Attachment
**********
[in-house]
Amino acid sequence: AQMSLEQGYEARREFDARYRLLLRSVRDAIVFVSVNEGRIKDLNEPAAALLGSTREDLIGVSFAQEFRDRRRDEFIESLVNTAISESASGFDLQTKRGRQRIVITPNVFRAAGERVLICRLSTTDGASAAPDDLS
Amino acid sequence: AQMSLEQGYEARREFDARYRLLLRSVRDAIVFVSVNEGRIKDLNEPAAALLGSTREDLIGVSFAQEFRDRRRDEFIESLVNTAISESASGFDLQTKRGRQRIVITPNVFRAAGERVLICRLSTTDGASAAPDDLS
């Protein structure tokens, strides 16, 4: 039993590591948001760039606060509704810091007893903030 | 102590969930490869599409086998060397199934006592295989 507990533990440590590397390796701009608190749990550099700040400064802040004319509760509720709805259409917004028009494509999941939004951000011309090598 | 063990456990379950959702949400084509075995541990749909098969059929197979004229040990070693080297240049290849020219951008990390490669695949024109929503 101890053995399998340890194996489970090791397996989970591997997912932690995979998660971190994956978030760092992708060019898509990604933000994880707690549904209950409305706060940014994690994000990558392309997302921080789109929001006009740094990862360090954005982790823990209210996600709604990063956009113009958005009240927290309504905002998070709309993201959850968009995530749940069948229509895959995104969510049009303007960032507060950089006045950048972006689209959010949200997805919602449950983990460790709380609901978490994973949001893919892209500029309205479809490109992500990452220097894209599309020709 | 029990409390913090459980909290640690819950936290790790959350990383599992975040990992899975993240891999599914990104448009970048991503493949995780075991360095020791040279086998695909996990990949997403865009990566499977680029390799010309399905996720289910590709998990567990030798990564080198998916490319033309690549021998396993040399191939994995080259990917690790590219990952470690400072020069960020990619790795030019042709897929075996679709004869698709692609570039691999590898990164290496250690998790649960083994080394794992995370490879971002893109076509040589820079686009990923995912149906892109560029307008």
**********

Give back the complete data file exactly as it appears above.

[in-house]
Amino acid sequence: AQMSLEQGYEARREFDARYRLLLRSVRDAIVFVSVNEGRIKDLNEPAAALLGSTREDLIGVSFAQEFRDRRRDEFIESLVNTAISESASGFDLQTKRGRQRIVITPNVFRAAGERVLICRLSTTDGASAAPDDLS
Amino acid sequence: AQMSLEQGYEARREFDARYRLLLRSVRDAIVFVSVNEGRIKDLNEPAAALLGSTREDLIGVSFAQEFRDRRRDEFIESLVNTAISESASGFDLQTKRGRQRIVITPNVFRAAGERVLICRLSTTDGASAAPDDLS
């Protein structure tokens, strides 16, 4: 039993590591948001760039606060509704810091007893903030 | 102590969930490869599409086998060397199934006592295989 507990533990440590590397390796701009608190749990550099700040400064802040004319509760509720709805259409917004028009494509999941939004951000011309090598 | 063990456990379950959702949400084509075995541990749909098969059929197979004229040990070693080297240049290849020219951008990390490669695949024109929503 101890053995399998340890194996489970090791397996989970591997997912932690995979998660971190994956978030760092992708060019898509990604933000994880707690549904209950409305706060940014994690994000990558392309997302921080789109929001006009740094990862360090954005982790823990209210996600709604990063956009113009958005009240927290309504905002998070709309993201959850968009995530749940069948229509895959995104969510049009303007960032507060950089006045950048972006689209959010949200997805919602449950983990460790709380609901978490994973949001893919892209500029309205479809490109992500990452220097894209599309020709 | 029990409390913090459980909290640690819950936290790790959350990383599992975040990992899975993240891999599914990104448009970048991503493949995780075991360095020791040279086998695909996990990949997403865009990566499977680029390799010309399905996720289910590709998990567990030798990564080198998916490319033309690549021998396993040399191939994995080259990917690790590219990952470690400072020069960020990619790795030019042709897929075996679709004869698709692609570039691999590898990164290496250690998790649960083994080394794992995370490879971002893109076509040589820079686009990923995912149906892109560029307008």